Unions unite for 13% pay battle

January 25, 2002

Lecturers are to demand a 13 per cent pay rise in the first joint pay claim from the Association of University Teachers and rival union Natfhe.

The effort, which was expected to be discussed at the AUT's annual winter council this week, raises the prospect of the first joint industrial action for six years if employers fail to meet the demand by August.

The AUT and Natfhe represent 62,000 academics. They say 13 per cent is needed to prevent a recruitment and retention crisis, which would stop universities from achieving the government's target of 50 per cent participation by 2010.

The claim also demanded:

  • A minimum starting salary of £24,000
  • A professorial minimum of £42,000
  • Hourly paid rates to increase by the same average as full-time salaries
  • Action to close the gender pay gap.

The unions are negotiating whether to include a number of less direct demands on pay and conditions. They are likely to seek the transfer of at least 75 per cent of fixed-term contract staff to permanent contracts by 2005-06 and the voluntary move of hourly paid staff to permanent fractional contracts.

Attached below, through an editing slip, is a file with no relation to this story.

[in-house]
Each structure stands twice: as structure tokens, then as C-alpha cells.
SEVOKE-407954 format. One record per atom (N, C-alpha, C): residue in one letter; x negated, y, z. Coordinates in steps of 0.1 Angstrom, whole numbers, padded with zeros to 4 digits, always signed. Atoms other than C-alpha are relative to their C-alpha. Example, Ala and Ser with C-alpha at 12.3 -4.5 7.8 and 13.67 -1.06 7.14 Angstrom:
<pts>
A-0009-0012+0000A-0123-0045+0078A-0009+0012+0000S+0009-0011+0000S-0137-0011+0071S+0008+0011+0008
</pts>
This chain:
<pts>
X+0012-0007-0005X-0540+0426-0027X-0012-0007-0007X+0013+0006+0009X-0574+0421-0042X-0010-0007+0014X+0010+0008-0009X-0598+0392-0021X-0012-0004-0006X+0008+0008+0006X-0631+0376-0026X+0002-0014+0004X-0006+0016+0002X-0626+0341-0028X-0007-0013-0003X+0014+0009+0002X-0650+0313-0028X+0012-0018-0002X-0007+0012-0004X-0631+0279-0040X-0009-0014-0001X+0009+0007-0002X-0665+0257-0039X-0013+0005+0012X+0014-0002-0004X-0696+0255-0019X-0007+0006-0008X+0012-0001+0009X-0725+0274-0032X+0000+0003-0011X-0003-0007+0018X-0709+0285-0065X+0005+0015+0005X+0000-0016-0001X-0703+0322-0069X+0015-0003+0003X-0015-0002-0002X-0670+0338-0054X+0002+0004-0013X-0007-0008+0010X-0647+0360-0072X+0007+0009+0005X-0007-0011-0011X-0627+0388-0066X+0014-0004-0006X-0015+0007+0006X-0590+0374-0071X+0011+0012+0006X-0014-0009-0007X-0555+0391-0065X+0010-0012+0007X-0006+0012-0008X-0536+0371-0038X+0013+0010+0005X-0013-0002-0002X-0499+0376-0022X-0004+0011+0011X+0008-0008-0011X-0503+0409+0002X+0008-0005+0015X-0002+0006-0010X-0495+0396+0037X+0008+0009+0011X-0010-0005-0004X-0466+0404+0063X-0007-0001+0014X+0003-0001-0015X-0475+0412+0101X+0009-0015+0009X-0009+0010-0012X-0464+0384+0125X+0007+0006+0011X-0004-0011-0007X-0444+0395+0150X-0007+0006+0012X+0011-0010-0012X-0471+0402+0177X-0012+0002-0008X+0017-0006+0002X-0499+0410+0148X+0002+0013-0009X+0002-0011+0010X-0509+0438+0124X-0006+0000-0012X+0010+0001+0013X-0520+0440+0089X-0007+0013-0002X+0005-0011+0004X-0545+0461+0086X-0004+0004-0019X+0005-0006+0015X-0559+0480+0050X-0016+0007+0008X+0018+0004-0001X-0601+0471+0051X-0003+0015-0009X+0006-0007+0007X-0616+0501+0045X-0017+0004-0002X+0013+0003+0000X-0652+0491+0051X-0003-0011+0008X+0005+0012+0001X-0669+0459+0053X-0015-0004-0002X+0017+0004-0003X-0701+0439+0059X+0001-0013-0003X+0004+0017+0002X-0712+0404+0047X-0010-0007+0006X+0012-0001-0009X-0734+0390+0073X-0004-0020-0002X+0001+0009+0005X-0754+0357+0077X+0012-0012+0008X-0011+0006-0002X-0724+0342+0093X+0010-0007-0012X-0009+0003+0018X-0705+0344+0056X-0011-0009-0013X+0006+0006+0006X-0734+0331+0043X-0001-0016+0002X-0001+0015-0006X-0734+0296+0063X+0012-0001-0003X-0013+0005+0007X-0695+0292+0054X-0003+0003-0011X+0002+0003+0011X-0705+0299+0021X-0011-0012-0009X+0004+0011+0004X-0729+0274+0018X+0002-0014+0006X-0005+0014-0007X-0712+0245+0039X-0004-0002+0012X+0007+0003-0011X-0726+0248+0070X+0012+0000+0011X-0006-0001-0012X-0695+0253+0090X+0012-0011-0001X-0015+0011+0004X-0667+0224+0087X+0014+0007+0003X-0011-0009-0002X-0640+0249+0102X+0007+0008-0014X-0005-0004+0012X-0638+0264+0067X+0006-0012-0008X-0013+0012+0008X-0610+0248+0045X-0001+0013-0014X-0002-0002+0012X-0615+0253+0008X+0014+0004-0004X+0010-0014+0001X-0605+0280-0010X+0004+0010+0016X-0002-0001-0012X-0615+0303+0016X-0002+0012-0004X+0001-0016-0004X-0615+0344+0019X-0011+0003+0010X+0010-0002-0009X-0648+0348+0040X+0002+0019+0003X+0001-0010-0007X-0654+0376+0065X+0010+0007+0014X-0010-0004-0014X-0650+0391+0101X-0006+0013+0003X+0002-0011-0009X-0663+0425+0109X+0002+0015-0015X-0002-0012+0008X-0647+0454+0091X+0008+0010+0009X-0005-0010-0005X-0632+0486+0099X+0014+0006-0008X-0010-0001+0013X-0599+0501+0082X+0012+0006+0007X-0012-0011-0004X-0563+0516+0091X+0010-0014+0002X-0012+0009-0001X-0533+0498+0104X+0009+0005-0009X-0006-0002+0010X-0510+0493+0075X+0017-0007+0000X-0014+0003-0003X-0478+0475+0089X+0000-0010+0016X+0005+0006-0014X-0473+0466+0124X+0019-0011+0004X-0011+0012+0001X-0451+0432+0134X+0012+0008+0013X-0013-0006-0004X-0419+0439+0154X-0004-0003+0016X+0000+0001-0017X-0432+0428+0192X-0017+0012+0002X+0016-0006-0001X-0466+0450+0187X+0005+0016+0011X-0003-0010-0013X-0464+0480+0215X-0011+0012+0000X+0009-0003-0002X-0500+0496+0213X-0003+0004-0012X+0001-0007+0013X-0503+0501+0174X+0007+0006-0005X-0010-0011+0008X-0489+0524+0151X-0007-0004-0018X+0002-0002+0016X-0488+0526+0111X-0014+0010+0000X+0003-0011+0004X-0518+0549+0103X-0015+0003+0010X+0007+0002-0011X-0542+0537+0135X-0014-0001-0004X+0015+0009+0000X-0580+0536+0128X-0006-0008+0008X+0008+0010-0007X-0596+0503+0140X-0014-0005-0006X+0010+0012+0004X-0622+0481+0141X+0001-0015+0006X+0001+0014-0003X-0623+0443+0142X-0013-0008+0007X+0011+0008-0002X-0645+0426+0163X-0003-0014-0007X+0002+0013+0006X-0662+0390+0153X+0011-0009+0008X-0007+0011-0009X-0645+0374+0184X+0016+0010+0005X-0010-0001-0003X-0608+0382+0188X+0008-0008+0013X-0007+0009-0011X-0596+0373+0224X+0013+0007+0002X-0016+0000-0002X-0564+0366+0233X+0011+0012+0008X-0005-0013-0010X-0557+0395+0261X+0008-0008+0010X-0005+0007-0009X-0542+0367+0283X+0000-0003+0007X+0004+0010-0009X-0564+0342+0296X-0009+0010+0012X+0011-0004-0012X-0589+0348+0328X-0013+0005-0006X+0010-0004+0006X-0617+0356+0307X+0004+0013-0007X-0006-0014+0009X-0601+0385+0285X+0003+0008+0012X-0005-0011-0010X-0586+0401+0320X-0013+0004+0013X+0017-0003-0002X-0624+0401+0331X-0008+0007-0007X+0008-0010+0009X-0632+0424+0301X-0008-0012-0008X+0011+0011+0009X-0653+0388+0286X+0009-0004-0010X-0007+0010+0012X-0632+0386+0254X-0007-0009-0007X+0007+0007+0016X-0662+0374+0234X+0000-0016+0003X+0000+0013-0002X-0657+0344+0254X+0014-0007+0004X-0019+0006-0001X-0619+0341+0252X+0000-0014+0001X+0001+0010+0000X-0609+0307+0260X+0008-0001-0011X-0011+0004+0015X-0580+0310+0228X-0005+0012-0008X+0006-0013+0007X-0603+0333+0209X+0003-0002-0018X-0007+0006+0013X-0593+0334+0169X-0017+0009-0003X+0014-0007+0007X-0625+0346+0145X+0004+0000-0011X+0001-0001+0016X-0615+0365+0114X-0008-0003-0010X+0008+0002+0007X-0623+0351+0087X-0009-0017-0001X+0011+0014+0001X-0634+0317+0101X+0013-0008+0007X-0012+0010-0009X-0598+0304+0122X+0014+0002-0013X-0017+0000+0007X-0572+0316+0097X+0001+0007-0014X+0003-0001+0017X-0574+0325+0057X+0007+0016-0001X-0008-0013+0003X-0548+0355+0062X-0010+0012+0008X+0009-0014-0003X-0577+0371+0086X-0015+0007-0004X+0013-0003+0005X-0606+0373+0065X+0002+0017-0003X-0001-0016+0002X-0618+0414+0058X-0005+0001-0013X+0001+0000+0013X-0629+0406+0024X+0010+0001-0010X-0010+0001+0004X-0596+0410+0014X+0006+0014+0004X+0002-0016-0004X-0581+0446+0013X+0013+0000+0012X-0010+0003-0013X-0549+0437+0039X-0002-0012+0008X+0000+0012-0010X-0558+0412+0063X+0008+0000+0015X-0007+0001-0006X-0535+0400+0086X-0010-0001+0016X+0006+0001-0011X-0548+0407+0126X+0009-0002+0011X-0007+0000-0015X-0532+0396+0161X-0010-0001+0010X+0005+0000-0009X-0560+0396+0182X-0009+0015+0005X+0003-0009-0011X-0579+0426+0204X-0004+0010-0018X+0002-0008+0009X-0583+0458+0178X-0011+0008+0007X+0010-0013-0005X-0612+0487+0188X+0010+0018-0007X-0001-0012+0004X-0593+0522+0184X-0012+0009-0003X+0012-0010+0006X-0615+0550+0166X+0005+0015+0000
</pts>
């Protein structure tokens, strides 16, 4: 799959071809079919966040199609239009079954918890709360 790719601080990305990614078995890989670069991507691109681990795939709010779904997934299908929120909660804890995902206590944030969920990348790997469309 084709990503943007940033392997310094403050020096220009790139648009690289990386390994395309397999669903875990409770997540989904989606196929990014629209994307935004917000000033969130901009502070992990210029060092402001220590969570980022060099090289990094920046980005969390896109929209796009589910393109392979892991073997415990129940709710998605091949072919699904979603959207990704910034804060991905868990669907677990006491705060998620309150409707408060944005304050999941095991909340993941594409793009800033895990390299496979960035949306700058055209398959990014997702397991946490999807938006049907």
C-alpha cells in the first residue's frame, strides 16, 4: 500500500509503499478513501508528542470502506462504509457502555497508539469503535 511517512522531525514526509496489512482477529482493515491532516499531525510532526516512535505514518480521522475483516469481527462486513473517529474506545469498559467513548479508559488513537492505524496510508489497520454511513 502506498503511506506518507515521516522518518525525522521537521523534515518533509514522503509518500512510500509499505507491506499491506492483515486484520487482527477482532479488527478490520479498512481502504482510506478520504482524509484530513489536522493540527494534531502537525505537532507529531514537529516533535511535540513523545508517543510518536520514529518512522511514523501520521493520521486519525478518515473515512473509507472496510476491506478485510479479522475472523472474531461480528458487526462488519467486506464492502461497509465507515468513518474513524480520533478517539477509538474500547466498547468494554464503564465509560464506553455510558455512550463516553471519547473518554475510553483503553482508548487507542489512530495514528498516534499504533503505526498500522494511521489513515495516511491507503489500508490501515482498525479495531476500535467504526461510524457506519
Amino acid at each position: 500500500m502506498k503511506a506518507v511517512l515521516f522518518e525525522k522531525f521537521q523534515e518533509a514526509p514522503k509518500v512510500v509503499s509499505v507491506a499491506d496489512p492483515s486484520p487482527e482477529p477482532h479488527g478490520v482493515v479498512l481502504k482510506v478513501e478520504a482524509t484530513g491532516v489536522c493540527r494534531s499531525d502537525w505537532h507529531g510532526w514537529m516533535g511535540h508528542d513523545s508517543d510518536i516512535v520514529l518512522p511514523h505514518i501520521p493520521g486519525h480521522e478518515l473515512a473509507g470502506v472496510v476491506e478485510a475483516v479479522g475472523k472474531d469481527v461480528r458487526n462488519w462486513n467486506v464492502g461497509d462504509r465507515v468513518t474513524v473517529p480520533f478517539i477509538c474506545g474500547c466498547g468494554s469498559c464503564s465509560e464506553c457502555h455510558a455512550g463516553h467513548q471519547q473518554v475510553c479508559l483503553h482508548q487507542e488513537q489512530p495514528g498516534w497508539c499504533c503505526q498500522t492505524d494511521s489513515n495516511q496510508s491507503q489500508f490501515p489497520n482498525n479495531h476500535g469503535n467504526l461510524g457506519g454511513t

AUT members were expected to endorse the pay claim and the union's campaign strategy. But the joint claim must also be approved by Natfhe, in a special meeting in March, and by the Educational Institute of Scotland, following the establishment of the national negotiating committee last year.

A motion from the AUT's Liverpool association, which the executive hoped to have withdrawn, called for the AUT to pull out of negotiations with employers if they did not offer at least 10 per cent for 2002-03.

The motion said that all unions should agree a clear strategy to ensure the pay claim was successful and that plans "must include consideration of the timing of a ballot for industrial action if necessary, so that any strike action or action short of a strike can be taken at a time that is most disruptive".

The council has been closed to media as the AUT embarks on a review of its role and strategy after the departure of general secretary David Triesman.

Council motions include:

  • A call from the Liverpool association, opposed by the executive, to withdraw AUT members from "positions of responsibility within the Institute for Learning and Teaching". The meeting will discuss the AUT's tentative plans to set up its own professional accreditation body to rival the ILT, following consultation that found little enthusiasm
  • A call, again from Liverpool but approved by the executive, condemning the "introduction of performance-related pay by the back door", following moves by institutions to set up local schemes with their share of the £330 million allocated by ministers to help with recruitment and retention.

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